Egyptians are scheduled to hear who their first freely elected leader is Thursday, and he’s expected to be the anti-establishment candidate from the Muslim Brotherhood. How much power the new president will have is another question altogether.
Egypt’s transitional military rulers, in charge since the toppling of dictator Hosni Mubarak, who was on life support after a stroke Tuesday, have slowed the march of democracy the last 16 months. Last week, they went further to reverse progress. The generals dismissed parliament when the high court, staffed by judges from the deposed regime, ruled that elections for a third of the seats had been flawed. The generals, who had already reimposed martial law, then assigned legislative powers and control over the budget to themselves and appointed a 100-member assembly to write a new constitution that would determine the new president’s powers. This assembly, presumably, is designed to replace the one already named by parliament.
In other words, the generals effected a coup d’etat. They felt empowered to take these actions because they have guns. Yet their opponents possess something that can be just as potent: electoral legitimacy. The Muslim Brotherhood, to which the expected presidential winner Mohamed Mursi and a plurality (47 percent) of parliamentary members belong, rejects the idea that the military council has the authority to dismiss parliament and assume its powers.
That’s surely right and is why U.S. State Department spokeswoman Victoria Nuland was careful to say, in response to the generals’ announcement, that “if” there is a need for new parliamentary elections, the U.S. hopes they will happen swiftly. In his conversation with Egypt’s interim leader, Field Marshall Mohamed Hussein Tantawi, Defense Secretary Leon Panetta wasn’t so prudent. According to the official account of the conversation, Panetta spoke of the need to conduct new elections as soon as possible, without any qualification.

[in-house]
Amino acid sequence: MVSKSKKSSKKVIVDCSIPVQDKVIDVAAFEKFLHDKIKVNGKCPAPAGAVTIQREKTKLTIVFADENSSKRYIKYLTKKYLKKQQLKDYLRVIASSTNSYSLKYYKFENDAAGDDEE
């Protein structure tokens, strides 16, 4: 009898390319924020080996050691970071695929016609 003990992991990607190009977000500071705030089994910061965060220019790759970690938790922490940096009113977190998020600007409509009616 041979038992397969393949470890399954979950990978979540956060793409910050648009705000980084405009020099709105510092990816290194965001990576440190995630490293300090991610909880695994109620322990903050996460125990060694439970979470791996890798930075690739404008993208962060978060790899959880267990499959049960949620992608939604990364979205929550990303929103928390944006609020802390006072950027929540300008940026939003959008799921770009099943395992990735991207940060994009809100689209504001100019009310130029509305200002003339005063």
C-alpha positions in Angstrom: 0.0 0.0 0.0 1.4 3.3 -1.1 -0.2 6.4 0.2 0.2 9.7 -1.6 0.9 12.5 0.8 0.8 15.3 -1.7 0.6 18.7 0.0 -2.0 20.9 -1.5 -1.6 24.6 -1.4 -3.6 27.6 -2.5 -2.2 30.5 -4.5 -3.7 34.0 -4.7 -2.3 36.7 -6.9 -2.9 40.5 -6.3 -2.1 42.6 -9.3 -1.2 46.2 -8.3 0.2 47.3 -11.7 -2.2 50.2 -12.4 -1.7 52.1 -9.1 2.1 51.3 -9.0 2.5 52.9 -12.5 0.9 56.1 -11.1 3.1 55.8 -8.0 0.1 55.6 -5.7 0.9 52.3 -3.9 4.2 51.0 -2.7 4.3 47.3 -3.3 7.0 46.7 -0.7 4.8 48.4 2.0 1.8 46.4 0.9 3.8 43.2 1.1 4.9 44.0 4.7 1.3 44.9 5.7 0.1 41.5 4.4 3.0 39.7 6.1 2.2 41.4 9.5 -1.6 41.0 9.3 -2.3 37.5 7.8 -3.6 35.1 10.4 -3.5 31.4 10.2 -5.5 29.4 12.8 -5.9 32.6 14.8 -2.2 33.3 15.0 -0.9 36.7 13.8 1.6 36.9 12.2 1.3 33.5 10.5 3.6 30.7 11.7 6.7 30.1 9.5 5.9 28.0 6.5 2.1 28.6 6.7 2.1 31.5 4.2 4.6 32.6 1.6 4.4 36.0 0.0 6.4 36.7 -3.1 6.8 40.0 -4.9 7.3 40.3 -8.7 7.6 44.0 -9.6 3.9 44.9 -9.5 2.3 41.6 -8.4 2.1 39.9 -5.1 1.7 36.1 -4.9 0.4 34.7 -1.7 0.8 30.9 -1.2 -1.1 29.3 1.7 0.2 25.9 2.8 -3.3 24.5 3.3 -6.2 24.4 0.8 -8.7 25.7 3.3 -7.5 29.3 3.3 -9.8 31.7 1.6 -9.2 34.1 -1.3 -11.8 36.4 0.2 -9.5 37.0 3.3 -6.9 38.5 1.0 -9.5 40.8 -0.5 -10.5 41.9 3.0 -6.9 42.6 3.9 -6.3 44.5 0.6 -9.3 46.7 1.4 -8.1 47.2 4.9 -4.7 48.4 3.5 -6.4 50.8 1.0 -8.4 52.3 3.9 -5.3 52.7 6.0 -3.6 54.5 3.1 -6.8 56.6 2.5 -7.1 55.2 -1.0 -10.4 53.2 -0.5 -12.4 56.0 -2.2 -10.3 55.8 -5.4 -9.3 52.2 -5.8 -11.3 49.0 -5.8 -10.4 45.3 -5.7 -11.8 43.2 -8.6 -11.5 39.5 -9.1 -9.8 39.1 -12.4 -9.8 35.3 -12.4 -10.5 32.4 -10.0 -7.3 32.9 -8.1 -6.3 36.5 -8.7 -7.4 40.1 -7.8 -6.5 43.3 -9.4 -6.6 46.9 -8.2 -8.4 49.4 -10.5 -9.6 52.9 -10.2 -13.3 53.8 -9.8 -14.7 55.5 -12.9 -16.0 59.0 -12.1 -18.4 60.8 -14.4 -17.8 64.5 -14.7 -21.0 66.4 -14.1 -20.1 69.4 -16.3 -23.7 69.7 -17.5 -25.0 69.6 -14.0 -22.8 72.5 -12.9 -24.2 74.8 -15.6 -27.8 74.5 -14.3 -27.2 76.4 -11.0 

Leaving the door open in this way treats an illegitimate decree as a fait accompli. It also suggests that the U.S., like the military council, is receptive to new elections because the last time, Islamists did so well. If that was Panetta’s intent, then it’s an impulse that he and the U.S. must get over. Democracy is going to bring Islamists to power in the Arab world for now. The only way to stop that from happening in the short-term is through repression, which breeds support for Islamists. This, certainly, is the lesson of the Arab Spring.
The U.S. has a deep store of skepticism to overcome concerning its motives in the Middle East, particularly in Egypt. The government can leave no room for ambiguity: it supports democracy, and not just when it likes the result. If the situation continues to unravel, then the prudent next step is for the U.S. to consider suspending the $1.3 billion in annual aid that it gives to Egypt’s military.
Muslim Brotherhood leaders say they intend to convene parliament, despite the generals’ order that it should be dissolved. Soldiers have been guarding the doors of the chamber, and the council has threatened to prosecute anyone who enters. The generals, however, have backed down before in the face of popular pressure and international scorn. That’s one good thing about trying to rule by decree -- you can always issue a contradictory one.
Today’s highlights: the editors on a capital gains-corporate income tax deal; Margaret Carlson on Washington’s other dysfunctional government; Clive Crook on why the European Central Bank must act; Noah Feldman on whether Egypt will be the next Algeria; Peter Orszag on mandatory voting in the U.S.; Carl Pope on the rise of renewable energy in emerging markets.
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